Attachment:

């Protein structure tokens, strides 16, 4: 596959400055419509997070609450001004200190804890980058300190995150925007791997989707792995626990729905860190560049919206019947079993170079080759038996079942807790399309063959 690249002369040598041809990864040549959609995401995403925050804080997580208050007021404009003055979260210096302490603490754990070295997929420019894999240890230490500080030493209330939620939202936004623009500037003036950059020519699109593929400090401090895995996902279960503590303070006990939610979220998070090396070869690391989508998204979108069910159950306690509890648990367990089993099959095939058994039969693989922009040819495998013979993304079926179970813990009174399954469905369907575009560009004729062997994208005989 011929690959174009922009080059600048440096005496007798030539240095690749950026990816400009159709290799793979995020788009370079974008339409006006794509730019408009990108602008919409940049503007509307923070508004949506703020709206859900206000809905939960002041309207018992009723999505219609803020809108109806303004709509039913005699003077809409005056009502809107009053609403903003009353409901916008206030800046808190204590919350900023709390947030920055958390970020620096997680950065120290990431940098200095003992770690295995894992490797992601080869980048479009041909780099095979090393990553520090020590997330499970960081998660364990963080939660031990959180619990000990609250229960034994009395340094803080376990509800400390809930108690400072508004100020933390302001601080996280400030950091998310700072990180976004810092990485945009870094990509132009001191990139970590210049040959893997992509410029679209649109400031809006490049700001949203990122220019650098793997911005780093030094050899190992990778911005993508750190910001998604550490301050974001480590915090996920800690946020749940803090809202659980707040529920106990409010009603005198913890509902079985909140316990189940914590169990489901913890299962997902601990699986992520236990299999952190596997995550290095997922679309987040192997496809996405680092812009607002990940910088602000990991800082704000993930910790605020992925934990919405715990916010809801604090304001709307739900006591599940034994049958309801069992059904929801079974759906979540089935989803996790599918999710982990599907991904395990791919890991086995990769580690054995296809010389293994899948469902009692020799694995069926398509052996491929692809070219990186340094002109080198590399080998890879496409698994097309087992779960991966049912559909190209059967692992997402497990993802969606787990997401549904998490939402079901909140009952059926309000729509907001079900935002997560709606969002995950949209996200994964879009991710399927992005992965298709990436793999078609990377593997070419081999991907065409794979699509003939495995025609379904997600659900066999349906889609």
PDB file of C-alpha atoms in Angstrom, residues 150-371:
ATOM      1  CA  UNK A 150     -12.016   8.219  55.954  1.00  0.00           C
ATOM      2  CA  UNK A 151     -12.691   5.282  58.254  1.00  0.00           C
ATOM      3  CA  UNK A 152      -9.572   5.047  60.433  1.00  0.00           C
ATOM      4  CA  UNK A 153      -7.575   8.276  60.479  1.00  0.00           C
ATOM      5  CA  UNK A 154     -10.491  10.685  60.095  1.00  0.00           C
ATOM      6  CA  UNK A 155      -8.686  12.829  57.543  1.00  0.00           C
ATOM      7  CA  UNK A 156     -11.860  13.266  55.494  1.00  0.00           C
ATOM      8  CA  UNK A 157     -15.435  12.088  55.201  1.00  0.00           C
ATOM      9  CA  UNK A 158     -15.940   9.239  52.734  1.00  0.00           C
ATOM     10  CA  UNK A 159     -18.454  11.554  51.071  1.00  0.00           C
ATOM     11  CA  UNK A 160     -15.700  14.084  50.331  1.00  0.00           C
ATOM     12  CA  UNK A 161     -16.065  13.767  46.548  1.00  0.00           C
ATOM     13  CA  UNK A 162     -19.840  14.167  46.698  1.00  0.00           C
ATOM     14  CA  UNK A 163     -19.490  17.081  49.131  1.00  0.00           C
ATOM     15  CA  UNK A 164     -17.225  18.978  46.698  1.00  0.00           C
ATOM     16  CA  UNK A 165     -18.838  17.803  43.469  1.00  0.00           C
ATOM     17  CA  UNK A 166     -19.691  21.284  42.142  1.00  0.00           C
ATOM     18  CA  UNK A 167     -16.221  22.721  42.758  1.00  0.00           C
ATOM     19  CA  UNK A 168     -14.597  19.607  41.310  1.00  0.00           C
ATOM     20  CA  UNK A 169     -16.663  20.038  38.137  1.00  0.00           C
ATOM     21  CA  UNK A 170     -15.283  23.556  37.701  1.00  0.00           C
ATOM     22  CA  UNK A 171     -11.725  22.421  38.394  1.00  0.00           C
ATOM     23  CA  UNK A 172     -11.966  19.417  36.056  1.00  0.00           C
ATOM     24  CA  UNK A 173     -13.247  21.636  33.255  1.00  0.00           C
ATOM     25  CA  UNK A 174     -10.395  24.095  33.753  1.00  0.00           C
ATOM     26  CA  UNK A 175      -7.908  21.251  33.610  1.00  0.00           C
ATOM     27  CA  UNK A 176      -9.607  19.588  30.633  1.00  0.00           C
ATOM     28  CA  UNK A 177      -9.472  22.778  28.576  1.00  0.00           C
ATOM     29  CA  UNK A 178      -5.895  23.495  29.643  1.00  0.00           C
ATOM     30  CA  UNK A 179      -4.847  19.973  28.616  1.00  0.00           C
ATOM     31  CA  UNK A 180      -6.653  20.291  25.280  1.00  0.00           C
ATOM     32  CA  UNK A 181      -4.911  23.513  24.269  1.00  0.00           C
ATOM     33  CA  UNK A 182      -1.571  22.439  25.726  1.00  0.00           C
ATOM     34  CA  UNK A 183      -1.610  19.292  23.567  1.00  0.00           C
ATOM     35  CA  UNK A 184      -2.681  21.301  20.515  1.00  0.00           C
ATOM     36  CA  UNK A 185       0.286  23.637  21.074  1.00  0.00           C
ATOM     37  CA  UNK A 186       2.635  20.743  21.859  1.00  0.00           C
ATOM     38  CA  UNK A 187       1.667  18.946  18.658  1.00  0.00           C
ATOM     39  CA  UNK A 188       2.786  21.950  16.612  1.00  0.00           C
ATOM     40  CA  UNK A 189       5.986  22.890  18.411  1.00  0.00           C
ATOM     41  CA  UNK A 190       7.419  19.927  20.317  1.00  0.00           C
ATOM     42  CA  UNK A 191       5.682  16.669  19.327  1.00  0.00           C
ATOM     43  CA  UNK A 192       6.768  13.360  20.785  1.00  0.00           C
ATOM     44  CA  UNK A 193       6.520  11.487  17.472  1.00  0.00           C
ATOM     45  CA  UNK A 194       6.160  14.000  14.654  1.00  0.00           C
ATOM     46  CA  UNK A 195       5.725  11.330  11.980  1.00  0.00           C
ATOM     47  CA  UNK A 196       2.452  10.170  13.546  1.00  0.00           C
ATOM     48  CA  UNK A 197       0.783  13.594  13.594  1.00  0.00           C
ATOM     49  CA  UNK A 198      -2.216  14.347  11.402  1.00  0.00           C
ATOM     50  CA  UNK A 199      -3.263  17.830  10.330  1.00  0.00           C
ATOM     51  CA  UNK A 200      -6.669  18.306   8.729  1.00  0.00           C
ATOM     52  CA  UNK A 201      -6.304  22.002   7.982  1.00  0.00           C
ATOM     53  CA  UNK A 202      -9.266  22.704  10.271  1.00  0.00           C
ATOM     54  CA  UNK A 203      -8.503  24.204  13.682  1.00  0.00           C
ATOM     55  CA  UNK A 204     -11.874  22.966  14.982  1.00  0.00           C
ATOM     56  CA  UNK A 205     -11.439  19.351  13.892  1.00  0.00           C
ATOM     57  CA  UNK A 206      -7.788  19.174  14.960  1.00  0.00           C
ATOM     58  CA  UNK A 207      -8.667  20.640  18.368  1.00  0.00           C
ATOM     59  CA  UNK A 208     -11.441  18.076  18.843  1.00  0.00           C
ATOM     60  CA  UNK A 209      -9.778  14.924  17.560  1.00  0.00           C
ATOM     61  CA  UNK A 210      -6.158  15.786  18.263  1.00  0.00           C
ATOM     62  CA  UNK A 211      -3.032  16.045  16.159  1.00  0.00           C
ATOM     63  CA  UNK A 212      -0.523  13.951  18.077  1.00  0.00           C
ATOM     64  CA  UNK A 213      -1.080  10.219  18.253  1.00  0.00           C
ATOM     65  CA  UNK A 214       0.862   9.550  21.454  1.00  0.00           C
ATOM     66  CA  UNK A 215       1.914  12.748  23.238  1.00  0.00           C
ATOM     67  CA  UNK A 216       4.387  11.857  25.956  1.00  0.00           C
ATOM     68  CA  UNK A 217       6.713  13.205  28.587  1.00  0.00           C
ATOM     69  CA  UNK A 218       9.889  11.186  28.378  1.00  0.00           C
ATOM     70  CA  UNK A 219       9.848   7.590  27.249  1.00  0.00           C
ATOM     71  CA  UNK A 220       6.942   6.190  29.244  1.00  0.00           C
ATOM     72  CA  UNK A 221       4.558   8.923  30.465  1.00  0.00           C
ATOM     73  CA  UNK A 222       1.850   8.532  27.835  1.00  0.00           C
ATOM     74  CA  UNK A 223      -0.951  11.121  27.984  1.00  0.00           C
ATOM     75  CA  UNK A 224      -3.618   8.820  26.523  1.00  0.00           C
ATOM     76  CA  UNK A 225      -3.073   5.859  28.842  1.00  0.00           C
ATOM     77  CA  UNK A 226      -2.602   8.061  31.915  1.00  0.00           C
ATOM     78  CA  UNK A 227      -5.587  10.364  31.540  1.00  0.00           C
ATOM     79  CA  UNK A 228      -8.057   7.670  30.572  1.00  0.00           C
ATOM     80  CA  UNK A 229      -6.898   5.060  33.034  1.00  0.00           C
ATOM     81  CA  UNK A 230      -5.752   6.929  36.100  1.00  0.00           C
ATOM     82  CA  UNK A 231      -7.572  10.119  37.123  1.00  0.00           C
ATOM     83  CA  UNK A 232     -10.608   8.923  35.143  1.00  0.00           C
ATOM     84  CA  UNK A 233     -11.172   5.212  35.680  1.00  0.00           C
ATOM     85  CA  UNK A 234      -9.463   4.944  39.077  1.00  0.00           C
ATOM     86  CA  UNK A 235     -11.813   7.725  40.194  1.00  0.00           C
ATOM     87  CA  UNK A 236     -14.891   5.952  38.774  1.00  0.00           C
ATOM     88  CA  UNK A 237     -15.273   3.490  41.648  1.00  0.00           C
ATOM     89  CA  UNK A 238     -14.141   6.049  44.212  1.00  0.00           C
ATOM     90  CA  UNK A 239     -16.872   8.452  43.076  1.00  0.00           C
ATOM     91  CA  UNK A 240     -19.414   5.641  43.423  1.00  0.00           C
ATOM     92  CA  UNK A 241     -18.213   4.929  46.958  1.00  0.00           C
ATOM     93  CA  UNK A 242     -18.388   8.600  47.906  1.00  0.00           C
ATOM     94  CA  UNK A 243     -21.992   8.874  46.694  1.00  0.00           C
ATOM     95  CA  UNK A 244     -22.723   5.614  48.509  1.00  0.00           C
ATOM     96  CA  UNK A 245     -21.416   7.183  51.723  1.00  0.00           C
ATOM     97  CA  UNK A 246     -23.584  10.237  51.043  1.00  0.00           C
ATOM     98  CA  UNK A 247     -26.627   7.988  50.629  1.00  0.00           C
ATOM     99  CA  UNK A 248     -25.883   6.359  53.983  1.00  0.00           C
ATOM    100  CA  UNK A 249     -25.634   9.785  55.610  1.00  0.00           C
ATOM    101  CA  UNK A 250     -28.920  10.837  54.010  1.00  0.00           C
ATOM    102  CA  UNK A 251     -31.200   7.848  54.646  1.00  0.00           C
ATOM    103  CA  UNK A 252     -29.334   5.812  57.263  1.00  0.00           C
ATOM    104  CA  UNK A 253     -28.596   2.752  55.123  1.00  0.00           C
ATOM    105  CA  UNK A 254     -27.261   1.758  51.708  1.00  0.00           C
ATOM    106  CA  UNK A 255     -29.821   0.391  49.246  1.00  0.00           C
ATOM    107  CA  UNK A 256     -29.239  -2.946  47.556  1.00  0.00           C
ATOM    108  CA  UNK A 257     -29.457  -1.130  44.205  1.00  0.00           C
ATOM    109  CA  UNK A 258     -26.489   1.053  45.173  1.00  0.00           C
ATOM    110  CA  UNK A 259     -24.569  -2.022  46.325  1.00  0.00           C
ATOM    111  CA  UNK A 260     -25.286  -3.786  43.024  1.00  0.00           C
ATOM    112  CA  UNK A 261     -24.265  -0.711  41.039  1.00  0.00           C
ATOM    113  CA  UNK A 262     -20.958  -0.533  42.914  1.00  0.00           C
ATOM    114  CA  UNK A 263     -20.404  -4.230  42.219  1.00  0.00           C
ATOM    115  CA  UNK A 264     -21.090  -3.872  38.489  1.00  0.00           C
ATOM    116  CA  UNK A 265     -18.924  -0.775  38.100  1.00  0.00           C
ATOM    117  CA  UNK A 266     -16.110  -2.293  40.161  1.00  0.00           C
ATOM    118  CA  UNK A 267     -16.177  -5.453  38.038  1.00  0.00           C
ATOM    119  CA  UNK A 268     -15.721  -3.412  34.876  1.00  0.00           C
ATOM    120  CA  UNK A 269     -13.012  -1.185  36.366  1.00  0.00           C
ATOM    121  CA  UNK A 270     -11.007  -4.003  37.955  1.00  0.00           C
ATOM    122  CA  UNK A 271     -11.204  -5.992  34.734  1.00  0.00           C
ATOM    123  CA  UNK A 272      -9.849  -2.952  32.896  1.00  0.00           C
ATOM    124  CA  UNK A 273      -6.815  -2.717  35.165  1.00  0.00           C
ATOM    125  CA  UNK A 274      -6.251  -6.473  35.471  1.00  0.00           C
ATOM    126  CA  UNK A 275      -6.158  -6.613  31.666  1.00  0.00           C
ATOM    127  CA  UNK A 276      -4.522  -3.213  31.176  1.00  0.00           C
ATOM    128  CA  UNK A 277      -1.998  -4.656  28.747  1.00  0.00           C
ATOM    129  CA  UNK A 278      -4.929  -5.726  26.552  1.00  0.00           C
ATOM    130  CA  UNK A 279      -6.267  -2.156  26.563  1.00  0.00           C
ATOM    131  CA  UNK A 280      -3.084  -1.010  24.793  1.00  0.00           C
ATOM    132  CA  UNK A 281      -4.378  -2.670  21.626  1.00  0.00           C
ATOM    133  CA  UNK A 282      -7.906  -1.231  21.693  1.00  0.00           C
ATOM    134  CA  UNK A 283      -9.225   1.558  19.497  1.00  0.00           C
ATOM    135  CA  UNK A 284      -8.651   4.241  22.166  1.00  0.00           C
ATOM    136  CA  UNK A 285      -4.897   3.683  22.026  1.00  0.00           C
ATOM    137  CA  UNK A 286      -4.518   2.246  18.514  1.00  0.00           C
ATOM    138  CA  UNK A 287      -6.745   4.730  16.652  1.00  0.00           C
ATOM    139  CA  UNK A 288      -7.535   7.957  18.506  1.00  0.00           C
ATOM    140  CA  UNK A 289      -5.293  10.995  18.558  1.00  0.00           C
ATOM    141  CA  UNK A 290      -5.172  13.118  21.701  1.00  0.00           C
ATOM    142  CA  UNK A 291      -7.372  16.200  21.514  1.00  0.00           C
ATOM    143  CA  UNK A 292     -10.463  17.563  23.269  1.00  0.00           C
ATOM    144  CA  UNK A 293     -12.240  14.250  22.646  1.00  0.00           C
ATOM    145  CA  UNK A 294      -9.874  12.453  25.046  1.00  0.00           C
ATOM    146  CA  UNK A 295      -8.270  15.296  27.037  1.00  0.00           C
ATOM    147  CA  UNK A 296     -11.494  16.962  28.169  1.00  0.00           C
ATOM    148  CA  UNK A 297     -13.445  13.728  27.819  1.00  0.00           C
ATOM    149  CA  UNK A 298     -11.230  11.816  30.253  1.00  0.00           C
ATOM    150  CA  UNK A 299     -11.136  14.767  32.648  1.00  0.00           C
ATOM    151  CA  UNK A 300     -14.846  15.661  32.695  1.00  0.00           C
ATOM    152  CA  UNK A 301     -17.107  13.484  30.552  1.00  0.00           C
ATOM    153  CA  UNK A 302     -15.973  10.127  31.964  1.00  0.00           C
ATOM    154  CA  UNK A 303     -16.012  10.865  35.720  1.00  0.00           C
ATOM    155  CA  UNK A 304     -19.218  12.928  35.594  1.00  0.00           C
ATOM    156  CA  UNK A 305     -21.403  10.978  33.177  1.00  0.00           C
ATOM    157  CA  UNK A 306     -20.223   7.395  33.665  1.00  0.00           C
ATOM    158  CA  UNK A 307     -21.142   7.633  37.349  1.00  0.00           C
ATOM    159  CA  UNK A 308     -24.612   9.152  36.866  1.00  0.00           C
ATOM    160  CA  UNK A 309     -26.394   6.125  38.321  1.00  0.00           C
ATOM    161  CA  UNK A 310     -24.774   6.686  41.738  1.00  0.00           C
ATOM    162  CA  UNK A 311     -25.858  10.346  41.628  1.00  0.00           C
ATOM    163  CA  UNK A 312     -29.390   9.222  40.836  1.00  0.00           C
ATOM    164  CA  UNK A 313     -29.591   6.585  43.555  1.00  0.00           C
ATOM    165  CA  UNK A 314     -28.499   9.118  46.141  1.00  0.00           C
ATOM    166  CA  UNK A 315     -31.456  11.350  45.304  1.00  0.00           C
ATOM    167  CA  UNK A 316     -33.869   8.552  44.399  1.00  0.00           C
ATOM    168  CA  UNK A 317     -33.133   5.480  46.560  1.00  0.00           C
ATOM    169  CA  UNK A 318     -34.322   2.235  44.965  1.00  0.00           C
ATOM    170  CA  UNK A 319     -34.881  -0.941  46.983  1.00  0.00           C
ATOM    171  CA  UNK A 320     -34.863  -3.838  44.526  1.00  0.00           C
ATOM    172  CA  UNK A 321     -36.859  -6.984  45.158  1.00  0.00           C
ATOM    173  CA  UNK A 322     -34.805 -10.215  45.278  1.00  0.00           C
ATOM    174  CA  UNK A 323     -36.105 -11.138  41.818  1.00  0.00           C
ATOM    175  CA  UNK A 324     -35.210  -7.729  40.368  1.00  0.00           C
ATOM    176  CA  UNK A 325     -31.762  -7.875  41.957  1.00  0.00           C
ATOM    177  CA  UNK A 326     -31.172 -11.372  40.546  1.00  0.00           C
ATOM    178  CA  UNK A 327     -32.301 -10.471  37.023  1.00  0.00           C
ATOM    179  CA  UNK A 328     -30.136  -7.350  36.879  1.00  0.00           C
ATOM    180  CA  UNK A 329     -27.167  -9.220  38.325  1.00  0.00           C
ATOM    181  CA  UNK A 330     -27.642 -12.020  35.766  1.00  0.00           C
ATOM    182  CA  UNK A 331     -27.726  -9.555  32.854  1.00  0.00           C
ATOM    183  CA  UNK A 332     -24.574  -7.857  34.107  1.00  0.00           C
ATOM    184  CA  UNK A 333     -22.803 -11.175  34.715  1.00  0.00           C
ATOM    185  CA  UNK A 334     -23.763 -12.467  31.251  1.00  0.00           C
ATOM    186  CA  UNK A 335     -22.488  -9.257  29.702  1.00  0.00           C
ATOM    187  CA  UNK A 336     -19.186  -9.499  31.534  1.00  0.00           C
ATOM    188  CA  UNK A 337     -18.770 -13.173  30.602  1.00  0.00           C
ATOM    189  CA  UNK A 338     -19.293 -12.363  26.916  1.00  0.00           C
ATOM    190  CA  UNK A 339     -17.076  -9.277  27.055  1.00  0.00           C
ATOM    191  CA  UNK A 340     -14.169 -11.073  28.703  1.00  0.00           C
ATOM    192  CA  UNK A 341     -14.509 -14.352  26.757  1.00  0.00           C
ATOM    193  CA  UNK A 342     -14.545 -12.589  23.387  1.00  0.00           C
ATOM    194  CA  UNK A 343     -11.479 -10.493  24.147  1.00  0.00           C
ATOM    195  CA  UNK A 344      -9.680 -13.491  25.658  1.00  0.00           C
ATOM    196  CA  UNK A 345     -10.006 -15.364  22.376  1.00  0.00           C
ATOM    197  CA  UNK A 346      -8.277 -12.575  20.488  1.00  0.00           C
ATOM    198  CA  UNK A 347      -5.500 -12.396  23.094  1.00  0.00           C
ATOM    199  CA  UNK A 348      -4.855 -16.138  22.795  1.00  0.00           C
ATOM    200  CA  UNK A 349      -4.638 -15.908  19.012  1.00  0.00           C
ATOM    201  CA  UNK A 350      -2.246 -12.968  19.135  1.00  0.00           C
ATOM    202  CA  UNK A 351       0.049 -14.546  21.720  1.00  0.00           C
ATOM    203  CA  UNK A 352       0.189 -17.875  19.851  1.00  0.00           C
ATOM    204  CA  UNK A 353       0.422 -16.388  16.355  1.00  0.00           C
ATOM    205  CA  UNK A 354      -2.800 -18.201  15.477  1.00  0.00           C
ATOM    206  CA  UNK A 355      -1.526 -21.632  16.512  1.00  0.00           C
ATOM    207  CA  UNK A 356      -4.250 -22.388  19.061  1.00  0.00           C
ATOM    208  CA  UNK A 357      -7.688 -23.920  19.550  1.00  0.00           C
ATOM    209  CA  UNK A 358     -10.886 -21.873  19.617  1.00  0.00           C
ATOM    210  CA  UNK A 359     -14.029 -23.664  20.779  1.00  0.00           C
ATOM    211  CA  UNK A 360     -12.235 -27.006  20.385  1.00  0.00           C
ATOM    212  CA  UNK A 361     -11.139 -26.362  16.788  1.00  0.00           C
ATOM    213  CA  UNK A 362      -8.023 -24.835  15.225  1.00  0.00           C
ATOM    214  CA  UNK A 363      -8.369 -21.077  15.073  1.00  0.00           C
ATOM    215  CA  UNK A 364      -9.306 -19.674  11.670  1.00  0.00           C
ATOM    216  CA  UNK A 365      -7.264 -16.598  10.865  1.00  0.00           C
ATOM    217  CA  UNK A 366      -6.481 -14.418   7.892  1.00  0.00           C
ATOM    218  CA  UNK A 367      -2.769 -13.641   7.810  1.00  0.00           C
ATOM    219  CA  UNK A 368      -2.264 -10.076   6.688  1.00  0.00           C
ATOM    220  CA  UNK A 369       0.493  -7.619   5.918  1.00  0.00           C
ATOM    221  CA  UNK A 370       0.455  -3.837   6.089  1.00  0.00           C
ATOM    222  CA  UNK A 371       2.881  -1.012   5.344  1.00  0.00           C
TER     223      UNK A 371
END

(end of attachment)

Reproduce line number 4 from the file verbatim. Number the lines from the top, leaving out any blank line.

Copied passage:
ATOM      2  CA  UNK A 151     -12.691   5.282  58.254  1.00  0.00           C